Friday, July 22, 2016

How Can I Ace the Federal Interview?

What is the purpose of a Federal interview?  It is a two-way communication test.  It is a confirmation of your technical skills and a test of your personality to ensure a good fit into the Agency’s environment.  It is also an opportunity for you as the interviewee to test the job requirements, the interviewer’s personality and the presentation of potential employment. 

There are a few ways that a Federal job interview differs from that in the private sector. 

  • You will probably be faced with a panel interview (generally a panel of three or more).  Be prepared for three sets of eyeballs as opposed to one staring at you.  The interview is a test and it will most likely be formally scored, especially if you are interviewed by a panel.

  • You may encounter behavior interview questions.  These are questions that start with the phrase, “Describe a time when…”.  The panel will attempt to determine if you are a good fit for the agency, based on your responses.  These questions allow the interviewer to explore your past behavior and probe into your responses.  The interviewer is looking for a story with “Goldilocks” detail (just enough, but not too much). 

The best way to ace the interview is to be prepared. 

  • Research the Department/Agency, its mission, and the unit in which you are interviewing.  Find out what they do and how they do it.  All the information you need is on the web.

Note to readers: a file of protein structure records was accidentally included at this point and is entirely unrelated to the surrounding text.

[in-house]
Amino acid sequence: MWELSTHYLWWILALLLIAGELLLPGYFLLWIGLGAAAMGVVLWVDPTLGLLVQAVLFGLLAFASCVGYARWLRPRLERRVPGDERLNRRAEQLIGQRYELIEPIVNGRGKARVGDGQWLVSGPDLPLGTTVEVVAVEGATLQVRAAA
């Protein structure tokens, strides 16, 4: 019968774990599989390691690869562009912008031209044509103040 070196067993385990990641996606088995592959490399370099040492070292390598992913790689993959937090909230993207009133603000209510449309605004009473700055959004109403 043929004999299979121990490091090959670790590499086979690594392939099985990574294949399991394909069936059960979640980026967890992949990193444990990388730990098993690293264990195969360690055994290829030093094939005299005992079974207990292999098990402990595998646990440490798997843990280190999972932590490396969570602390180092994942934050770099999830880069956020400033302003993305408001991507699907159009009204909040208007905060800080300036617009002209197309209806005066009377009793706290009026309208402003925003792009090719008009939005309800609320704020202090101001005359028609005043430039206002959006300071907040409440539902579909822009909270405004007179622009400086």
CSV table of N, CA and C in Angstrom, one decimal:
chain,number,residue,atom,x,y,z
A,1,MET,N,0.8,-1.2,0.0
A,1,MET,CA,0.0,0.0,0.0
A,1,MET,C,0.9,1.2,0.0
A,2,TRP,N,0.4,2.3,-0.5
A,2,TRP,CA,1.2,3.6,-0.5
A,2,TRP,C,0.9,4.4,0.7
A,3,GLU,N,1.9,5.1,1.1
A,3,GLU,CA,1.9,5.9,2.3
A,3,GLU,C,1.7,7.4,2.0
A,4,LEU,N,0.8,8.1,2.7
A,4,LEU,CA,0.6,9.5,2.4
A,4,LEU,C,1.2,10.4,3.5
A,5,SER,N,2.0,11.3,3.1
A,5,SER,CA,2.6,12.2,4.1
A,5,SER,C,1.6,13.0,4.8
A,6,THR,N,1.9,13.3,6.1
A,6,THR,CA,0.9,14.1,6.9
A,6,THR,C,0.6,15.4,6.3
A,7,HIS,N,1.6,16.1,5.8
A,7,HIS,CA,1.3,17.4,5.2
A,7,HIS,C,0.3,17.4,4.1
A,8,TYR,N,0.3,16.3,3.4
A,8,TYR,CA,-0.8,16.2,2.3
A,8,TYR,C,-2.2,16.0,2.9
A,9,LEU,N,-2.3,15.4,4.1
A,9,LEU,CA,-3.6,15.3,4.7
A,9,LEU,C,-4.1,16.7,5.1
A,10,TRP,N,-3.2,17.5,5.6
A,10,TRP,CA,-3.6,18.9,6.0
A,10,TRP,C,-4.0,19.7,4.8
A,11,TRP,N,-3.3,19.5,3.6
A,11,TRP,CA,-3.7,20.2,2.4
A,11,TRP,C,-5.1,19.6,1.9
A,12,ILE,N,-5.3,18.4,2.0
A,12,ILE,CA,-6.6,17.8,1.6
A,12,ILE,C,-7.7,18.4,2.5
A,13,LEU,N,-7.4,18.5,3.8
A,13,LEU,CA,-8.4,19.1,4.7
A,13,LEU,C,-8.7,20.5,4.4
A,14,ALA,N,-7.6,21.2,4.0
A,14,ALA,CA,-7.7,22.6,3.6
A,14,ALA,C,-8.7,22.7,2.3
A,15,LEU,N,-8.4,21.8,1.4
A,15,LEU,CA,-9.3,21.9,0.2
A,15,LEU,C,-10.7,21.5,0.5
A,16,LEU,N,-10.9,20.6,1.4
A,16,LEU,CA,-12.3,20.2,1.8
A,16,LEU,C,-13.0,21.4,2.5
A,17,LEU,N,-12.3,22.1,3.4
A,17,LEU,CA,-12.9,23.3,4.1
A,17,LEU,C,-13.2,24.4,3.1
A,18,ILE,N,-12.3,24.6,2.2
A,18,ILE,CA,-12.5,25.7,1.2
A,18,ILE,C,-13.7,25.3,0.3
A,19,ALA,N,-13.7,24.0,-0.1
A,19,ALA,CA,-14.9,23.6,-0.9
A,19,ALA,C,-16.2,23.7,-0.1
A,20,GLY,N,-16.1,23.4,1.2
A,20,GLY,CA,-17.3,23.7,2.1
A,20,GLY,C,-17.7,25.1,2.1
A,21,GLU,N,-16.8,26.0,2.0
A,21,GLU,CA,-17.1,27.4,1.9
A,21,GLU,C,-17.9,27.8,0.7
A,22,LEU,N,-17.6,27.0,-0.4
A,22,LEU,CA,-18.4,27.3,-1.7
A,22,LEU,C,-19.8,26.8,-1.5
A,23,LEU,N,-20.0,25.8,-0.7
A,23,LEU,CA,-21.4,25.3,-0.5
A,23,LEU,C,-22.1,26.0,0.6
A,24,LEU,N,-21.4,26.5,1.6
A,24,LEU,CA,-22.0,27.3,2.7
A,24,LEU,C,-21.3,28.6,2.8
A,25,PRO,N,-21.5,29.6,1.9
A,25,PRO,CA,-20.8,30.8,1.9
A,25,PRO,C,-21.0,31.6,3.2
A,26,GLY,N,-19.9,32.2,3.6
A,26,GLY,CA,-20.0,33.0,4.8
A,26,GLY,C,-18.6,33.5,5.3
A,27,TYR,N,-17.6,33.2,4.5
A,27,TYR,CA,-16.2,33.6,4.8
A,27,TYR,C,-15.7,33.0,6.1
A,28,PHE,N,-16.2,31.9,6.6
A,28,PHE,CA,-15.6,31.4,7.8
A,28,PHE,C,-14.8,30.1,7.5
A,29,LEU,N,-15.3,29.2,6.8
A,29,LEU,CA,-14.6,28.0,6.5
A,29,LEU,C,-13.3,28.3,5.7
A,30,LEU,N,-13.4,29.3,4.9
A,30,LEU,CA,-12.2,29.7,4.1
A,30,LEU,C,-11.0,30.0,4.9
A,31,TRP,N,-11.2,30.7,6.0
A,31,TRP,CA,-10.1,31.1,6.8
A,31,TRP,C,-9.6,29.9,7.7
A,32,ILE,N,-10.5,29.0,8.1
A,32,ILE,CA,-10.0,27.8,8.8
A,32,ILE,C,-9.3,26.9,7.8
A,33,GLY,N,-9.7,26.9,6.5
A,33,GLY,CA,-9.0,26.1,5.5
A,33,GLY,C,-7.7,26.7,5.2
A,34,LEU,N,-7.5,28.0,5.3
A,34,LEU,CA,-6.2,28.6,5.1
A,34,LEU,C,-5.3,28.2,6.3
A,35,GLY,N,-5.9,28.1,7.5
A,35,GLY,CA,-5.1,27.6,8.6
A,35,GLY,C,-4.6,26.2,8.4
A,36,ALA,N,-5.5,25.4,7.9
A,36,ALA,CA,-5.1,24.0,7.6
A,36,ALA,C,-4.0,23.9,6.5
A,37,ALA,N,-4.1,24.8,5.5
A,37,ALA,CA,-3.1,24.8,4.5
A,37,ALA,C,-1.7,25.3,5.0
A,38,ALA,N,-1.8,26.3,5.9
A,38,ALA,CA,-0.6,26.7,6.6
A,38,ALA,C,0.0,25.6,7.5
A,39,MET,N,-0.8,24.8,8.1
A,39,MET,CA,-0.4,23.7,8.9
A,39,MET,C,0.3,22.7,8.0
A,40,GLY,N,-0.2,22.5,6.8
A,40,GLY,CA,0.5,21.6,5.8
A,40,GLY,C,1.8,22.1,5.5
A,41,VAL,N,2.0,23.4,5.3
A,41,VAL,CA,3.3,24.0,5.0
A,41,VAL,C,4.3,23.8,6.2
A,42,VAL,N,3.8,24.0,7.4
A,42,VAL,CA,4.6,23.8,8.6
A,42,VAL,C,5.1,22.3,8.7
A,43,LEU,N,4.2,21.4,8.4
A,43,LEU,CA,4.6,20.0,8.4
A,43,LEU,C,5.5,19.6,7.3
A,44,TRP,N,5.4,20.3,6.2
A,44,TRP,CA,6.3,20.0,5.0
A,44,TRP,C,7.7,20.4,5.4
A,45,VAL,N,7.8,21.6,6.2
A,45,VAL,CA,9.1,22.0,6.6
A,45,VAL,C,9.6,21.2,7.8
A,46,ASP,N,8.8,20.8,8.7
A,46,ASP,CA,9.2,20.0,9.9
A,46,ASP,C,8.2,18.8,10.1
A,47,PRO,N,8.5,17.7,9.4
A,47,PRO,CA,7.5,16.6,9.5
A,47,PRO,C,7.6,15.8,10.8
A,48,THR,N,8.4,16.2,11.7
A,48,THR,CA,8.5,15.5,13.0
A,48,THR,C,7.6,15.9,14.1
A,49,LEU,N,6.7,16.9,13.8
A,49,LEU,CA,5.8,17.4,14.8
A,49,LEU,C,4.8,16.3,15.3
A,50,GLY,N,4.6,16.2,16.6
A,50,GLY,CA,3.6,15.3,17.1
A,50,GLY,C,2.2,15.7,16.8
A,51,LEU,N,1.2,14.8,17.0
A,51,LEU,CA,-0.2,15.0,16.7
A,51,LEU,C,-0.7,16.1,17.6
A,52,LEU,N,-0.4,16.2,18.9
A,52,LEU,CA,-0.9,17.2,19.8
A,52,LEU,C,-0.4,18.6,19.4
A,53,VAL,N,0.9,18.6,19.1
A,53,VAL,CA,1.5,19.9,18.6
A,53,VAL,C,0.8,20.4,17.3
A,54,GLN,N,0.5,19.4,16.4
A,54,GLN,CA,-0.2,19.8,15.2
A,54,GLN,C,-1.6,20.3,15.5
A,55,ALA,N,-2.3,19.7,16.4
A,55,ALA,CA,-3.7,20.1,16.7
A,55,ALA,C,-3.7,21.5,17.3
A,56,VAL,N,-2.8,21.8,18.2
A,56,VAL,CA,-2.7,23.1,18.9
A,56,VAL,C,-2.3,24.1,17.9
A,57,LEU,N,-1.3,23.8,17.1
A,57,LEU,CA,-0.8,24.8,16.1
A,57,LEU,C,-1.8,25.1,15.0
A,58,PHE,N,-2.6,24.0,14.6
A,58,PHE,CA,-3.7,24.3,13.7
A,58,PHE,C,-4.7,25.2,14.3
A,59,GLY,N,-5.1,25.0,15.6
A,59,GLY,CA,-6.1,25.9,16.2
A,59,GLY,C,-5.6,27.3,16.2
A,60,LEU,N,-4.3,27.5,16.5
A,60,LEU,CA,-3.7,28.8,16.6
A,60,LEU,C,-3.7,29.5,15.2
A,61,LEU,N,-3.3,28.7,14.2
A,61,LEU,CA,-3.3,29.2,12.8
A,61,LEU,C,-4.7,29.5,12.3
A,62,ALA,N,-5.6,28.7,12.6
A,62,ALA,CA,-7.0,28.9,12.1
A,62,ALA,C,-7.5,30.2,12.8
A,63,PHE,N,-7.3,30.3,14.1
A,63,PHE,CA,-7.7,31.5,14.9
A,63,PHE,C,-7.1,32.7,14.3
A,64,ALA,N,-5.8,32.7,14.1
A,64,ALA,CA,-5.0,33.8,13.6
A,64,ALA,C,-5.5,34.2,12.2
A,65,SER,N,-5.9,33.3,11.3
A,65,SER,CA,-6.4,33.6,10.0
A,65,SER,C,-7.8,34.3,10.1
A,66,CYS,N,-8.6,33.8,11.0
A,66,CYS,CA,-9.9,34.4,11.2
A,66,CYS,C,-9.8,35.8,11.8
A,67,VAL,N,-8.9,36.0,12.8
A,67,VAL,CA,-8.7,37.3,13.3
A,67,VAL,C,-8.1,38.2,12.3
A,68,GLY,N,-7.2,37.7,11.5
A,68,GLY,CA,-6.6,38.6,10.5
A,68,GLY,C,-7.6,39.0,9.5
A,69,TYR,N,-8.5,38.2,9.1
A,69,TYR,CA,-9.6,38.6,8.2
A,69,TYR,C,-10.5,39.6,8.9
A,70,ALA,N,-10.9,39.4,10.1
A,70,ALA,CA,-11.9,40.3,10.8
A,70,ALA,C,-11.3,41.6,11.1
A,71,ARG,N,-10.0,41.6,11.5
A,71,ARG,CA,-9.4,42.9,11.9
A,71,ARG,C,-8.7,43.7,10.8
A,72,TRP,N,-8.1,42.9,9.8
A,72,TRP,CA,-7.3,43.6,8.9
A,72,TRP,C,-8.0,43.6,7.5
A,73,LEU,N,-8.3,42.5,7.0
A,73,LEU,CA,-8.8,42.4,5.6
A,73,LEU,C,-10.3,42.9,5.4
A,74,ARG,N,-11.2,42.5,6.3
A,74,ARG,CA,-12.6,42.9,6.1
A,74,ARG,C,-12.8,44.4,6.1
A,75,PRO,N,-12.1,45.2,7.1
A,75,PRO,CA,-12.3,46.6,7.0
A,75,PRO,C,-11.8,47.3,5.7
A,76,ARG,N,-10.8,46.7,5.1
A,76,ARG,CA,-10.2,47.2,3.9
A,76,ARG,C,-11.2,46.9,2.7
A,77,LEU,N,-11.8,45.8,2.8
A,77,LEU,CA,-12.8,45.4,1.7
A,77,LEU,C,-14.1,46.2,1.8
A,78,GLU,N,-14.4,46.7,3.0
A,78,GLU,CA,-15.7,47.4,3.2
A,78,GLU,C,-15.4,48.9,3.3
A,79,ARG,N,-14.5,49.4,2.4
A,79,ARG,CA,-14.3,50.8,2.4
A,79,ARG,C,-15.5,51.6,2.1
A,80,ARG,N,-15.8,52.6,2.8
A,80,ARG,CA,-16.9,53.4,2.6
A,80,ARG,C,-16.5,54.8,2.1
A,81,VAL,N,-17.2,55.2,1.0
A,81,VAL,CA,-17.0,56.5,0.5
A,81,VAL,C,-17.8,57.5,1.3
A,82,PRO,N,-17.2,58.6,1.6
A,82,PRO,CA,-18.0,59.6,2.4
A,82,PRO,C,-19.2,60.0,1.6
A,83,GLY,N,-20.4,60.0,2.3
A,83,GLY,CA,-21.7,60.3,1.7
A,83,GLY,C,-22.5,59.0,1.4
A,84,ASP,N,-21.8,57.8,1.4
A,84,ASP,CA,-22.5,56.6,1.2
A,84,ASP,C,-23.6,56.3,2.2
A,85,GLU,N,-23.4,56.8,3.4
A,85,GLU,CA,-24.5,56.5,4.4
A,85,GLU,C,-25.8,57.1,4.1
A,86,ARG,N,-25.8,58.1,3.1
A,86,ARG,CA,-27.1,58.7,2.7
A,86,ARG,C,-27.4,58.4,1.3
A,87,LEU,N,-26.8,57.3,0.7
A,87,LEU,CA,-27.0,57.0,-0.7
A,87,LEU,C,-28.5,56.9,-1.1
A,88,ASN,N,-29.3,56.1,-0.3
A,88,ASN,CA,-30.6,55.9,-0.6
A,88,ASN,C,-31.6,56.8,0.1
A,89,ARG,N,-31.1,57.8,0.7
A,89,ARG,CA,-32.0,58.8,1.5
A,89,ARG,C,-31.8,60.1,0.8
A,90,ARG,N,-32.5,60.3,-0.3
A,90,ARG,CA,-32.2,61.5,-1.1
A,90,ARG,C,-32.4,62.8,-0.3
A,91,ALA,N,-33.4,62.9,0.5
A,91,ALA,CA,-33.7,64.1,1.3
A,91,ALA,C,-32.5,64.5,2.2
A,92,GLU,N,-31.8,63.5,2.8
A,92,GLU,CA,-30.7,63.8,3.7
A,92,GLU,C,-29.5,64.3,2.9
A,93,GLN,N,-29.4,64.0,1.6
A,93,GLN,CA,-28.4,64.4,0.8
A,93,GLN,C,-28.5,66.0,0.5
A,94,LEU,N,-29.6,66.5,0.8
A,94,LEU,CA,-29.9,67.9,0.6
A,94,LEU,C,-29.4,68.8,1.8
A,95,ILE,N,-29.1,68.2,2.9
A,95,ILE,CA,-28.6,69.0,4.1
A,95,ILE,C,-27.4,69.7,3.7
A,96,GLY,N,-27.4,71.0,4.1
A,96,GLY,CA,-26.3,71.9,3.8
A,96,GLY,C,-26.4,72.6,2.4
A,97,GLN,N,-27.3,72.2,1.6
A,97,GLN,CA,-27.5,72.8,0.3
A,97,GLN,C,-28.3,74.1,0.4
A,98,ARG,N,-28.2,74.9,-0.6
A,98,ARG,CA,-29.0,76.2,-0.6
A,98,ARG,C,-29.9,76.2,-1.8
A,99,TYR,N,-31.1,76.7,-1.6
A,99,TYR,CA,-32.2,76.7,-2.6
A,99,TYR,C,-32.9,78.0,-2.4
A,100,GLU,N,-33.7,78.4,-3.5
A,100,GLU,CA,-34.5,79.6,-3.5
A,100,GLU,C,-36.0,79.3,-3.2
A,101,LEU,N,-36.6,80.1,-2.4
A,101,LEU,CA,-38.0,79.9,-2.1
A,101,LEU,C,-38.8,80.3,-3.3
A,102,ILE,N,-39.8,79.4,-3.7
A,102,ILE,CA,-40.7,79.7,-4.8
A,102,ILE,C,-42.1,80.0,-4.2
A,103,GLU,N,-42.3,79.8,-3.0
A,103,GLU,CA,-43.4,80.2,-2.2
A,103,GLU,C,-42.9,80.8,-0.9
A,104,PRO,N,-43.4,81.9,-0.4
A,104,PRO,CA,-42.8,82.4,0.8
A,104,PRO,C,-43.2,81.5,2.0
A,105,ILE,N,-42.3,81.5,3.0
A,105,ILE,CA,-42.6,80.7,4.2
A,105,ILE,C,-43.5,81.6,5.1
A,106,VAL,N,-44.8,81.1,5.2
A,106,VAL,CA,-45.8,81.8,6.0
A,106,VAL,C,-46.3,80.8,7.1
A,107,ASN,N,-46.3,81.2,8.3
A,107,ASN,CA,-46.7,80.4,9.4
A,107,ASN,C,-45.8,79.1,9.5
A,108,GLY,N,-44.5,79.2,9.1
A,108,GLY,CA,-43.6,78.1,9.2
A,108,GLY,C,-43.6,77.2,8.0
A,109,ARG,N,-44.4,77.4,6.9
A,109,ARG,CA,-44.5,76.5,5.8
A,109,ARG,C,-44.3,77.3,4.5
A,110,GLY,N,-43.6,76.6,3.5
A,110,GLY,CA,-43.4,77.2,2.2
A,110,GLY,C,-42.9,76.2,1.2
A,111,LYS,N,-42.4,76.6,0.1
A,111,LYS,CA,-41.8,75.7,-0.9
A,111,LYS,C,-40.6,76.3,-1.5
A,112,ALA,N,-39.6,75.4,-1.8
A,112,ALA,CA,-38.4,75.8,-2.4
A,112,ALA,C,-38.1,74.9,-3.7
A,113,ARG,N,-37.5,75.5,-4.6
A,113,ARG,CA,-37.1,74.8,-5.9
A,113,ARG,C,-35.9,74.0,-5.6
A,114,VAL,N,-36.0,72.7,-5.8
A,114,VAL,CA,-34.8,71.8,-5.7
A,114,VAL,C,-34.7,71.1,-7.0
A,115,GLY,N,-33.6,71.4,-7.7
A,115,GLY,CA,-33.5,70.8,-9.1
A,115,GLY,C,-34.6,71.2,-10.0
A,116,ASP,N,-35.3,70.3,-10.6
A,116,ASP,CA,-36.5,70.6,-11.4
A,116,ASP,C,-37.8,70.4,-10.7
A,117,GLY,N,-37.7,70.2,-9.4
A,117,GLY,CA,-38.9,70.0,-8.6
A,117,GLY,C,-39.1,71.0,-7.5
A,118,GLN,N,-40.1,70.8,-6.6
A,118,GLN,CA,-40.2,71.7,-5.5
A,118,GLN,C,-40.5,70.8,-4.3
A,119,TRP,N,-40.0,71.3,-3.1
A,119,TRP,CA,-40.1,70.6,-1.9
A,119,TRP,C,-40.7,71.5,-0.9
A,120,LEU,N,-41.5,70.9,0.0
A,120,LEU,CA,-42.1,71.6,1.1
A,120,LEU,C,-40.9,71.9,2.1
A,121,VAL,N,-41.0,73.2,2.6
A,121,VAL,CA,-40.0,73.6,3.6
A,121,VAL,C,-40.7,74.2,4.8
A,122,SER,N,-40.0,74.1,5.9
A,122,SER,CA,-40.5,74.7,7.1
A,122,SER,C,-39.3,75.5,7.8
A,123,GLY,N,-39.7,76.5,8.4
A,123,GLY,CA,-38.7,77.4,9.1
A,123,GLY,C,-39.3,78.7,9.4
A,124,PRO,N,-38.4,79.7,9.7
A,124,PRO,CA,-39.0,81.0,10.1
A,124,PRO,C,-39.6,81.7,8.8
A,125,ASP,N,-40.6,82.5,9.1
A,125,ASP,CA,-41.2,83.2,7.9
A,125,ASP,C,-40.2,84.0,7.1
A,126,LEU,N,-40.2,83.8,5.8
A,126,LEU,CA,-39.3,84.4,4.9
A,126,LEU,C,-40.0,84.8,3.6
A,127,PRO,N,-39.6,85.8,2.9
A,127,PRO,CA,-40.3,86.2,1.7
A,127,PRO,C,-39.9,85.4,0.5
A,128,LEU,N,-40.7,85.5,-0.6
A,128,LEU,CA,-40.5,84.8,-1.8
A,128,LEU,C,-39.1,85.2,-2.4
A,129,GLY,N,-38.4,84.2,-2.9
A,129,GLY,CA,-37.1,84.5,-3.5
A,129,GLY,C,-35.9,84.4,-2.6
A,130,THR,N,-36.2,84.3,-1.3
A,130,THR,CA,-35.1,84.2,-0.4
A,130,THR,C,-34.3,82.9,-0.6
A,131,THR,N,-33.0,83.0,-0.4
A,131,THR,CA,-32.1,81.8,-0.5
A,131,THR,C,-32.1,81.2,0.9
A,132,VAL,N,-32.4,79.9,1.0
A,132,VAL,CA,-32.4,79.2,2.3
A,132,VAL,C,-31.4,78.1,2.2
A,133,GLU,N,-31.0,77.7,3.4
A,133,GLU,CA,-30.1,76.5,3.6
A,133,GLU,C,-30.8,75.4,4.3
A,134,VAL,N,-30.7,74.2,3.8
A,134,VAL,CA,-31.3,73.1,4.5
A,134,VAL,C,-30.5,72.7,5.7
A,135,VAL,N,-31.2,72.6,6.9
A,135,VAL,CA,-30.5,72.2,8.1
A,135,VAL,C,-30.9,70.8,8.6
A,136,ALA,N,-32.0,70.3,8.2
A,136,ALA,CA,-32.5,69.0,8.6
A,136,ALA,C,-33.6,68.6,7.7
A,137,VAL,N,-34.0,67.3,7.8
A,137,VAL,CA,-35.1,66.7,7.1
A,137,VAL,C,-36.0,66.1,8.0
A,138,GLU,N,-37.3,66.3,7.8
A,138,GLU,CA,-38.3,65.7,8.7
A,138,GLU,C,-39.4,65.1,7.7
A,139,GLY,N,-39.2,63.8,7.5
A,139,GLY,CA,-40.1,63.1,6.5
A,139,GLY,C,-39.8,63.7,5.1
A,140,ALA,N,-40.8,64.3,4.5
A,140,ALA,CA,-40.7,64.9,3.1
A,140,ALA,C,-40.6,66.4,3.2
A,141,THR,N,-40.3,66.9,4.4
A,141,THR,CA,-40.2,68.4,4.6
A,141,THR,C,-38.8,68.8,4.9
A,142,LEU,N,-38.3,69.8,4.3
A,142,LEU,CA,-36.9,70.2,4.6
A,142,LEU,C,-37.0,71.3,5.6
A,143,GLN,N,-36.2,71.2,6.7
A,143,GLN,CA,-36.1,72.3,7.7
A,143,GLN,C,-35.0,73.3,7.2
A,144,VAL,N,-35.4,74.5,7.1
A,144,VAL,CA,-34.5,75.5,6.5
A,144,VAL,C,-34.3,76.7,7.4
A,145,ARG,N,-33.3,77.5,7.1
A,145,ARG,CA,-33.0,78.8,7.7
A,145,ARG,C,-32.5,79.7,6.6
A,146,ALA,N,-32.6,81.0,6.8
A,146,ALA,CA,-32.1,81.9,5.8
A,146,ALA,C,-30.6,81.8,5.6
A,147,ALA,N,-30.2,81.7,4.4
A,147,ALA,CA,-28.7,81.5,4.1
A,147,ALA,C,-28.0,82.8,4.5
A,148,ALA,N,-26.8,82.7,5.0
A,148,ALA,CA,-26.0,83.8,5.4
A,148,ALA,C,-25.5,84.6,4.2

• Find out as much information as you can about the interviewers.  How will you know who will interview you? When an interview is extended to you, ask who will be interviewing you.  Go to your social network and find out about them.  Remember, you have a short amount of time to build report with the interviewers.  Do your research before the interview and use your findings to leverage relationship-building in the actual interview.   

  • Prepare your responses in advance.  Some typical questions might be:

“Describe a time or a situation when you…
…were faced with a stressful situation.”
…used good judgment in solving a problem.”
…showed initiative to contain costs.”
…motivated others (team or direct reports).”
…effectively handled a difficult customer.”
…tried to accomplish something and failed.”

For more information on developing your federal job search strategy to attract the attention of the HR hiring team, visit us on the web at

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